Read a set of topographic (land elevation) data into a 2D array, write some methods for computing "best" paths through the mountains, and visualize them with simple graphics.
This is a 2D array assignment in which the basic task is pretty easy to understand (cool, even?) and motivate. The low bar is to use basic 2D array processing techniques as building blocks toward a fairly nifty result  visualizing an aerial view of a mountainous region of the U.S. Students also implement a relatively straightforward greedy algorithm to find a westtoeast path through the mountains.
The high bar is fairly high, in that students seeking a challenge can implement more sophisticated pathfinding algorithms, or even invent their own to fit the context.
Summary  Find paths through the mountains using various algorithms and very simple USGS elevation data. 
Topics 
** The graphics package I use leverages the fabulously useful DrawingPanel class from Building Java Programs by Reges and Stepp. 
Audience 
Appropriate for CS1 or a later
course. 
Difficulty 
This is an intermediate to
advanced assignment, taking 1 or 2 weeks for a high school students in an AP course. It's "hard" because it takes some time and, because the results are slightly different every time, you can't resist experimenting with it with once you get it working. 
Strengths 
A nontrivial but accessible 2D array assignment! Hallelujah. A strength is that it can be used as an extended example of 2D arrays to cover all the topics listed, but it can also be easily modified by the instructor to focus on one or only a few topics. As an instructor (of high school students) I also like it because both the problem and the solution is so unequivocally computational while at the same time revealing the number of human choices and imperfections that go into finding algorithms to solve problems. The fact that the naive, brute force solution to this problem is effectively not computable, giving way to the idea of "greedy" algorithm is pretty engaging for students, and (I think) revelatory at an early stage in their programming careers.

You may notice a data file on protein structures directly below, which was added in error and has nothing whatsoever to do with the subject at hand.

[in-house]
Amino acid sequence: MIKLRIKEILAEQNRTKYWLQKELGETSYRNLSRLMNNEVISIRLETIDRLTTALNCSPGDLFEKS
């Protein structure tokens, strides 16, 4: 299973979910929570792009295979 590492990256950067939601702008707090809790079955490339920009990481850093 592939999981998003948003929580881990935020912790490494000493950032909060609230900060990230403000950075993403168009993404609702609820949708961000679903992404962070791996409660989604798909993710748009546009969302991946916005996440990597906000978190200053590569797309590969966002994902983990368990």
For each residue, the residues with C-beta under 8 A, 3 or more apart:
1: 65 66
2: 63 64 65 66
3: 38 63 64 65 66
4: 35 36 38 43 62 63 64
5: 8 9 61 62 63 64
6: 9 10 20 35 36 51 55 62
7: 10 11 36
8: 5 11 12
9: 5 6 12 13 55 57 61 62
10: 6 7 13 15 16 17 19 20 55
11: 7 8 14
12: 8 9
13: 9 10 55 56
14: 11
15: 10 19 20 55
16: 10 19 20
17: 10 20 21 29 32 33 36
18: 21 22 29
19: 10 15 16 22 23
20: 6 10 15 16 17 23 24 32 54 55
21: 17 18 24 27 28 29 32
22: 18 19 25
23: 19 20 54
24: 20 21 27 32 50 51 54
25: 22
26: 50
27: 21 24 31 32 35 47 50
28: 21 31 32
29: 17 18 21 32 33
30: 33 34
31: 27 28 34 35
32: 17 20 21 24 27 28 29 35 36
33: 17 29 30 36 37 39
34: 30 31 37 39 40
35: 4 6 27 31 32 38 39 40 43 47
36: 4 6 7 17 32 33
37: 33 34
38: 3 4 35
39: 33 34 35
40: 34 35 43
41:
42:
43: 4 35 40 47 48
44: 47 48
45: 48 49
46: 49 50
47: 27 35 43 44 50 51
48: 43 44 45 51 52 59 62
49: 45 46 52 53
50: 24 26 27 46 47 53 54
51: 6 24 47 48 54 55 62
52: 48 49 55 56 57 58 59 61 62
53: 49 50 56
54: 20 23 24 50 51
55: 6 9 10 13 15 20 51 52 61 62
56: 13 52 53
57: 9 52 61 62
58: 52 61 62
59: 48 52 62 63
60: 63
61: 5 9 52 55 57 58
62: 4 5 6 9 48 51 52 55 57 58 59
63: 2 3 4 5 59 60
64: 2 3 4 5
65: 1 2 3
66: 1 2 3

Weaknesses 

Dependencies 
I think this is appropriate to use as an assignment in CS1 right after you introduce 2D arrays. Here's my recommended list of prerequisites for doing this assignment:
I would recommend that students have constructed and processed a trivial 2D array just to get their feet wet before diving into this application. They should know how to instantiate a 2D array, know rowmajor v. columnmajor ordering, and be able to construct a canonical nested loop for processing all the elements. 
Variants 
Many variants are possible because even though this is a 2D array assignment it clearly represents a map, so many advanced students take it in a graph theory direction for doing path finding, shortest path, all pairs shortest path, etc. You can also make it just an interesting file I/O, or graphics assignment 
There are many contexts in which you want to know the most efficient way to travel over land. When traveling through mountains (let's say you're walking) you might want to take the route that requires the least total change in elevation with each step you take  call it the path of least resistance. Given some topographic data it should be possible to calculate a "greedy lowestelevationchange walk" from one side of a map to the other.
A "greedy" algorithm is one in which, in the face of too many possible choices, you make a choice that seems best at that moment. For even the relatively small maps we are dealing with there are roughly 7.24x10^{405} possible paths you could take starting from western side of the map and taking one step forward until you reach the eastern side.
Since our map is in a 2D grid, we can envision a "walk" as starting in some in some cell at the leftmost edge of the map (column 0) and proceeding forward by taking a "step" into one of the 3 adjacent cells in the next column over. Our "greedy walk" will assume that in your walk you will choose the cell whose elevation is closest to the elevation of the cell you're standing in. (NOTE: this might mean walking uphill or downhill).
The diagrams below show a few scenarios for choosing where to take the next step. Assume that in the case of a tie, you would always perfer to just go straight forward. In the case of a tie between the two nonforward locations, you should flip a coin to choose where to go.
Case 1: smallest change is 5. Go Down. 
Case 2: smallest change is 3. Go forward. 
Case 3: Tie. Smallest change is 3. Forward is possible so go forward. 
Case 4: Tie. Smallest change is 5. Flip a coin to go up or down. 
There are other ways to choose a path through the mountains that can be explored in the "above and beyond" section of this assignment.